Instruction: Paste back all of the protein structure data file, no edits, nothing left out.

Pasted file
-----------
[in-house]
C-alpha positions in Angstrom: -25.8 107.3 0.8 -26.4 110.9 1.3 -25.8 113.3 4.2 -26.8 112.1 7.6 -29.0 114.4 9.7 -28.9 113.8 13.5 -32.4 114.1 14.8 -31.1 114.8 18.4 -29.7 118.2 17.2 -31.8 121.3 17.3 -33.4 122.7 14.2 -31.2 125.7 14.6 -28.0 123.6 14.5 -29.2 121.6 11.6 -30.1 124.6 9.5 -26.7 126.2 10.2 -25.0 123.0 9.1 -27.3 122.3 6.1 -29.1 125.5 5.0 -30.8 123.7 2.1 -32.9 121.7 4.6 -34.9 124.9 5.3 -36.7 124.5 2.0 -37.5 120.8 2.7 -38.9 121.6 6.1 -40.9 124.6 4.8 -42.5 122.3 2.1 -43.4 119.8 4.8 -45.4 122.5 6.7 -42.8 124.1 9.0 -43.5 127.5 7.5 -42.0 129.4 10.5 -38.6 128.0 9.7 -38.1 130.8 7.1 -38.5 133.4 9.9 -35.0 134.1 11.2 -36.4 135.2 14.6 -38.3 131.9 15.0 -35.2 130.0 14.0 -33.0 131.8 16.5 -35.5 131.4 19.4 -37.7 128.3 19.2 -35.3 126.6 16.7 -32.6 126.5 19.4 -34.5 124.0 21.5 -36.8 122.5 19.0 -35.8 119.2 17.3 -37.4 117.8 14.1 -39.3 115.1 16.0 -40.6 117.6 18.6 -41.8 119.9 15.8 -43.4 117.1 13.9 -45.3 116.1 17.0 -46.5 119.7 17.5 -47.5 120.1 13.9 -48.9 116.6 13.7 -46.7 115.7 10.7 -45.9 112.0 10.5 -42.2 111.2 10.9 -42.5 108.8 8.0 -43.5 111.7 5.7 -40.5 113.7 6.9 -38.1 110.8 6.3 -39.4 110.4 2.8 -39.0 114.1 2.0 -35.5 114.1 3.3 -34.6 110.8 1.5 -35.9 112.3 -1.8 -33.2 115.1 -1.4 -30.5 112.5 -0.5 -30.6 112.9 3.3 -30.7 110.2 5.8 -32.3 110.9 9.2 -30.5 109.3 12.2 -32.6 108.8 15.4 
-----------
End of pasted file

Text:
[in-house]
C-alpha positions in Angstrom: -25.8 107.3 0.8 -26.4 110.9 1.3 -25.8 113.3 4.2 -26.8 112.1 7.6 -29.0 114.4 9.7 -28.9 113.8 13.5 -32.4 114.1 14.8 -31.1 114.8 18.4 -29.7 118.2 17.2 -31.8 121.3 17.3 -33.4 122.7 14.2 -31.2 125.7 14.6 -28.0 123.6 14.5 -29.2 121.6 11.6 -30.1 124.6 9.5 -26.7 126.2 10.2 -25.0 123.0 9.1 -27.3 122.3 6.1 -29.1 125.5 5.0 -30.8 123.7 2.1 -32.9 121.7 4.6 -34.9 124.9 5.3 -36.7 124.5 2.0 -37.5 120.8 2.7 -38.9 121.6 6.1 -40.9 124.6 4.8 -42.5 122.3 2.1 -43.4 119.8 4.8 -45.4 122.5 6.7 -42.8 124.1 9.0 -43.5 127.5 7.5 -42.0 129.4 10.5 -38.6 128.0 9.7 -38.1 130.8 7.1 -38.5 133.4 9.9 -35.0 134.1 11.2 -36.4 135.2 14.6 -38.3 131.9 15.0 -35.2 130.0 14.0 -33.0 131.8 16.5 -35.5 131.4 19.4 -37.7 128.3 19.2 -35.3 126.6 16.7 -32.6 126.5 19.4 -34.5 124.0 21.5 -36.8 122.5 19.0 -35.8 119.2 17.3 -37.4 117.8 14.1 -39.3 115.1 16.0 -40.6 117.6 18.6 -41.8 119.9 15.8 -43.4 117.1 13.9 -45.3 116.1 17.0 -46.5 119.7 17.5 -47.5 120.1 13.9 -48.9 116.6 13.7 -46.7 115.7 10.7 -45.9 112.0 10.5 -42.2 111.2 10.9 -42.5 108.8 8.0 -43.5 111.7 5.7 -40.5 113.7 6.9 -38.1 110.8 6.3 -39.4 110.4 2.8 -39.0 114.1 2.0 -35.5 114.1 3.3 -34.6 110.8 1.5 -35.9 112.3 -1.8 -33.2 115.1 -1.4 -30.5 112.5 -0.5 -30.6 112.9 3.3 -30.7 110.2 5.8 -32.3 110.9 9.2 -30.5 109.3 12.2 -32.6 108.8 15.4 